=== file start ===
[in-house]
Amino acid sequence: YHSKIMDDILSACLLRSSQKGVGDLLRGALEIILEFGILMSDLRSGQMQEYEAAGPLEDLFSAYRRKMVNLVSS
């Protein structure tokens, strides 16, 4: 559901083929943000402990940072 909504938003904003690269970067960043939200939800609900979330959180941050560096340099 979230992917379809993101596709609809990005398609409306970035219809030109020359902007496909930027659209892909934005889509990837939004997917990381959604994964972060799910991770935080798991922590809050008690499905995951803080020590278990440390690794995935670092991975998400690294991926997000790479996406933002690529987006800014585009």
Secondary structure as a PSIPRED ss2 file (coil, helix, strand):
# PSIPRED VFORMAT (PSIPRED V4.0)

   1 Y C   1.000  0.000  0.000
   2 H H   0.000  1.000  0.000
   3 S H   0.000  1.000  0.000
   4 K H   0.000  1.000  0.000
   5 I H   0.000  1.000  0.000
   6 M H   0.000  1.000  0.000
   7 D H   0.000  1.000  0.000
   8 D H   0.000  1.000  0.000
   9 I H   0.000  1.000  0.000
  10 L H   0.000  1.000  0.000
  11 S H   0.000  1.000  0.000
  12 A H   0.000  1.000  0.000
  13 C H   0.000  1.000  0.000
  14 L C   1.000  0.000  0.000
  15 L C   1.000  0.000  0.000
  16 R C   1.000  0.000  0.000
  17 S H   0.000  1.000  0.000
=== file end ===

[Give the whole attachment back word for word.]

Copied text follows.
[in-house]
Amino acid sequence: YHSKIMDDILSACLLRSSQKGVGDLLRGALEIILEFGILMSDLRSGQMQEYEAAGPLEDLFSAYRRKMVNLVSS
């Protein structure tokens, strides 16, 4: 559901083929943000402990940072 909504938003904003690269970067960043939200939800609900979330959180941050560096340099 979230992917379809993101596709609809990005398609409306970035219809030109020359902007496909930027659209892909934005889509990837939004997917990381959604994964972060799910991770935080798991922590809050008690499905995951803080020590278990440390690794995935670092991975998400690294991926997000790479996406933002690529987006800014585009």
Secondary structure as a PSIPRED ss2 file (coil, helix, strand):
# PSIPRED VFORMAT (PSIPRED V4.0)

   1 Y C   1.000  0.000  0.000
   2 H H   0.000  1.000  0.000
   3 S H   0.000  1.000  0.000
   4 K H   0.000  1.000  0.000
   5 I H   0.000  1.000  0.000
   6 M H   0.000  1.000  0.000
   7 D H   0.000  1.000  0.000
   8 D H   0.000  1.000  0.000
   9 I H   0.000  1.000  0.000
  10 L H   0.000  1.000  0.000
  11 S H   0.000  1.000  0.000
  12 A H   0.000  1.000  0.000
  13 C H   0.000  1.000  0.000
  14 L C   1.000  0.000  0.000
  15 L C   1.000  0.000  0.000
  16 R C   1.000  0.000  0.000
  17 S H   0.000  1.000  0.000